In preparing for the change, you want to spend time planning the adjustments or new responsibilities associated with the changes that you are instituting. So this will be similar in manner to your initial planning stage where you frame your changes in the context of the outcomes that you are hoping to produce. Except in the change process, you have the added benefit of all of the actions and results you have achieved up to this point.
Once you have prepared your change plan, you want to initiate the plan. The most important part of initiating change is that you must communicate openly and consistently with your project team including explaining how the changes impact them, why they are important, and what the new expectations are.
Finally, it is important to reinforce the change. It is likely that you will need to continue to monitor the new activities. It is also likely that you will have to reinforce the new outcomes and behaviors that are necessary to create the new outcomes. Because this process can be frustrating, it is important to keep in mind that communication is the key to successful change because effective communication will help smooth any transitions and give you a better opportunity to achieve the results you desire.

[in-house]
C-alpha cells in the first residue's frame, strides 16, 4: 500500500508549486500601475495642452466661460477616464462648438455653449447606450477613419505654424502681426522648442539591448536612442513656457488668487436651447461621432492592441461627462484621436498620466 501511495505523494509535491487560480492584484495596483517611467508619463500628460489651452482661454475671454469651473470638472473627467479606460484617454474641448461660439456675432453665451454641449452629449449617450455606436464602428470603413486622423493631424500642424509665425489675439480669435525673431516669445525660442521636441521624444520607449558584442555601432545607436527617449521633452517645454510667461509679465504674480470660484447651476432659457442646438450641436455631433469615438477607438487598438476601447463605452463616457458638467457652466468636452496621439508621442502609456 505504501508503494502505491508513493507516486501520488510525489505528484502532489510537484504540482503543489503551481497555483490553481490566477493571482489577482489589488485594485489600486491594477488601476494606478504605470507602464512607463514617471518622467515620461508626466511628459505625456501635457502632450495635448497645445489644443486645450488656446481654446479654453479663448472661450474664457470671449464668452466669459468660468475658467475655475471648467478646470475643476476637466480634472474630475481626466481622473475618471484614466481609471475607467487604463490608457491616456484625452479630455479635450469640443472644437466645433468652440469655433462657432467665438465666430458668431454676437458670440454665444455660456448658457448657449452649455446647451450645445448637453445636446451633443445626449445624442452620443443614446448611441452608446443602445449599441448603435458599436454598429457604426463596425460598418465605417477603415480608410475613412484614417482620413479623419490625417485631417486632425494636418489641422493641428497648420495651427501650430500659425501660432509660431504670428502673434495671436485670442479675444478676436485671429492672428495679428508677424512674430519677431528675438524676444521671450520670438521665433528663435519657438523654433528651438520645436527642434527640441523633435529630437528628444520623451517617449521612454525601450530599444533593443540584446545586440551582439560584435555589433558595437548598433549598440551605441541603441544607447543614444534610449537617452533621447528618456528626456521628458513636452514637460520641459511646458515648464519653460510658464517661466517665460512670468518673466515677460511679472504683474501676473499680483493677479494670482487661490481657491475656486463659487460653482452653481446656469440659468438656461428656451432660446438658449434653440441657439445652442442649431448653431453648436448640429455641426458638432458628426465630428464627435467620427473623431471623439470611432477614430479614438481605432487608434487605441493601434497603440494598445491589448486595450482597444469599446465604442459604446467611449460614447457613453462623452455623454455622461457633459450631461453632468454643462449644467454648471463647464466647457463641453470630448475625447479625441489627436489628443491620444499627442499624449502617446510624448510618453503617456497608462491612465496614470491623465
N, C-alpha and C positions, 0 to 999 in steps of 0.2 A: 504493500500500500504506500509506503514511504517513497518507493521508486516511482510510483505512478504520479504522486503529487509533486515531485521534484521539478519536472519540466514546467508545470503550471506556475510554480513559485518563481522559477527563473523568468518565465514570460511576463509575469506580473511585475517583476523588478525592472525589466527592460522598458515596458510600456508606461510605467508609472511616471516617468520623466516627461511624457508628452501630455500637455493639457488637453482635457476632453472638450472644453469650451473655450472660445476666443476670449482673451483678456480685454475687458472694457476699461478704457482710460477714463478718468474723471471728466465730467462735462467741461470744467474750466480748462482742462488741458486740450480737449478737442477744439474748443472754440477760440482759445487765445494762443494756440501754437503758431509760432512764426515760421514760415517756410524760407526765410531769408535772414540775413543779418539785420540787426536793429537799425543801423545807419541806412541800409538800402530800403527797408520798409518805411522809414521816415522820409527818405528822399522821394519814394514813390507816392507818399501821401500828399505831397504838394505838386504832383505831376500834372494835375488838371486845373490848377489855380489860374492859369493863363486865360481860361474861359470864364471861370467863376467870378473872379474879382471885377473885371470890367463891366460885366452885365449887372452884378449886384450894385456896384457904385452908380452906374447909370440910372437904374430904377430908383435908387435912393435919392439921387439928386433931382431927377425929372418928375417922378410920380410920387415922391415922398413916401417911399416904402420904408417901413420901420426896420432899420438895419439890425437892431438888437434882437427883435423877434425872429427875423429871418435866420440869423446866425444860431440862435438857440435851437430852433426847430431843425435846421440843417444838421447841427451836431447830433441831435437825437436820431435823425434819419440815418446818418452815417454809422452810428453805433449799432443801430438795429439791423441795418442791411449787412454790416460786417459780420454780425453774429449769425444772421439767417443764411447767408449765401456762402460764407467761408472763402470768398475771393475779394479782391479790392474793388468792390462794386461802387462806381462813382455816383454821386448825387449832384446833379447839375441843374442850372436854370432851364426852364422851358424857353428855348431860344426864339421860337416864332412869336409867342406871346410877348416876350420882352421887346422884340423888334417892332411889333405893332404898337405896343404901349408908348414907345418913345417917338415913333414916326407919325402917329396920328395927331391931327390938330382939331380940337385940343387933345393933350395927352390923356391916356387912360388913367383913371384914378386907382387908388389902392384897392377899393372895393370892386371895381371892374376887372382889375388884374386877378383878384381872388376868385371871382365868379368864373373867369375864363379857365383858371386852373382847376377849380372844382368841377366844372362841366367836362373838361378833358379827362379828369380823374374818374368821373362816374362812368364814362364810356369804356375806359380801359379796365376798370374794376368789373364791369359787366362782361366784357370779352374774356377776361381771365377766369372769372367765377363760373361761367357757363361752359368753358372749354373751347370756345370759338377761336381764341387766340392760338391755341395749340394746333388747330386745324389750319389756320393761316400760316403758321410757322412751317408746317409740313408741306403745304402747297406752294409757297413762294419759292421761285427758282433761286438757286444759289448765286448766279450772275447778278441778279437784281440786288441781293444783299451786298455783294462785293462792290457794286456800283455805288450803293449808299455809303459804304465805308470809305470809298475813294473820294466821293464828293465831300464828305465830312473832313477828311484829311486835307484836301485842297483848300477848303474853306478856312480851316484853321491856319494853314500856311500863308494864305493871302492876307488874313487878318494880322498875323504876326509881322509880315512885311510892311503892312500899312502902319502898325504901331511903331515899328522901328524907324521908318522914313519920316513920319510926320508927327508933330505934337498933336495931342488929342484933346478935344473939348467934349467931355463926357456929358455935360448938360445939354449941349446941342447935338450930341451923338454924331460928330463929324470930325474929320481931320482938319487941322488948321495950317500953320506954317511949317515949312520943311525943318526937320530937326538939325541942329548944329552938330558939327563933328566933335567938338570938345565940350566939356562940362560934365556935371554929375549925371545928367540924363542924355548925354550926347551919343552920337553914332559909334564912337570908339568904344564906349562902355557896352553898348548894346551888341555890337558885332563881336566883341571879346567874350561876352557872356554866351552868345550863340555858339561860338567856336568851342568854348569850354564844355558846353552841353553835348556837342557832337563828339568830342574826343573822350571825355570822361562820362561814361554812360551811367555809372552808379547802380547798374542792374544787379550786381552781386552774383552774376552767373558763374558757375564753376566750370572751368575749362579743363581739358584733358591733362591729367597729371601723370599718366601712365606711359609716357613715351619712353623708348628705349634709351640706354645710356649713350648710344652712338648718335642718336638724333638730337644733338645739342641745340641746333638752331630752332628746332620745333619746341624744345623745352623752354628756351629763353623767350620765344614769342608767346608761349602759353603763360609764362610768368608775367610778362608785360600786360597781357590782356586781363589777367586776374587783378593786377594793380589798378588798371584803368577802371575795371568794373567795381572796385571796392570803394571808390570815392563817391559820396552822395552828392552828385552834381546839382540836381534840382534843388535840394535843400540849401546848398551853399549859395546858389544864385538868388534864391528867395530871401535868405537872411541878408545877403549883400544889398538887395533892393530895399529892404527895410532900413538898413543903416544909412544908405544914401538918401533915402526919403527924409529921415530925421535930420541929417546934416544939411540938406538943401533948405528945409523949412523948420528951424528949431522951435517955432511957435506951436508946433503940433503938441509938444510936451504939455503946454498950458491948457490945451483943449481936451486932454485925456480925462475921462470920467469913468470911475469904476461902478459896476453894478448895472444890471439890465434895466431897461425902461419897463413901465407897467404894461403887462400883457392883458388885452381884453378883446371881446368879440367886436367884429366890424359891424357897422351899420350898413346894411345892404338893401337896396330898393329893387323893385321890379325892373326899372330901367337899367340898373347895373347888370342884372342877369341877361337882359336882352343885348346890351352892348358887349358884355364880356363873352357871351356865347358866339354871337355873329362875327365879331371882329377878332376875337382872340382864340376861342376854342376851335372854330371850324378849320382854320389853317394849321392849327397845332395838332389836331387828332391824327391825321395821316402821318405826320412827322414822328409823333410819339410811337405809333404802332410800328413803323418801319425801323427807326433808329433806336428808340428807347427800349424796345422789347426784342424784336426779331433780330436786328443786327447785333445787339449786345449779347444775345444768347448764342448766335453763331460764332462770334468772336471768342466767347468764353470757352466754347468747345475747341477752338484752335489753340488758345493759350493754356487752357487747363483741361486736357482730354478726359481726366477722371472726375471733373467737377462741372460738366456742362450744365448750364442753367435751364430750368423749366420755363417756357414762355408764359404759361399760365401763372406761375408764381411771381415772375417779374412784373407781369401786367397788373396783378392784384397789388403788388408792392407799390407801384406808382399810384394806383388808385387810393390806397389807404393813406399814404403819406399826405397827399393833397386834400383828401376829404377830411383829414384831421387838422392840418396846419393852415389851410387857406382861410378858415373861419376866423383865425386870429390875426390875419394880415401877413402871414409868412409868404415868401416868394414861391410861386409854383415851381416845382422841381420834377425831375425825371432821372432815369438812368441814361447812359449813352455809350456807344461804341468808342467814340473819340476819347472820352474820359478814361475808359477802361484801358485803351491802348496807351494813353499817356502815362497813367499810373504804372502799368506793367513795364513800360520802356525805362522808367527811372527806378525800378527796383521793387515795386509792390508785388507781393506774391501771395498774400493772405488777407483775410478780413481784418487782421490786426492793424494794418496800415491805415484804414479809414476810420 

The best way to sum up successful innovation in any project environment was given to me by Level5 Consulting CEO Steve Gunsior when he told me, “Innovation in projects is built on trust, but make sure you verify and confirm at points along the way.”
Innovation can also be aided by using the right tools, such as one that makes planning, monitoring and reporting on your project easy so you can put your mind to more creative tasks. Try ProjectManager with this free 30-day trial and see how its online, collaborative software suite can help you.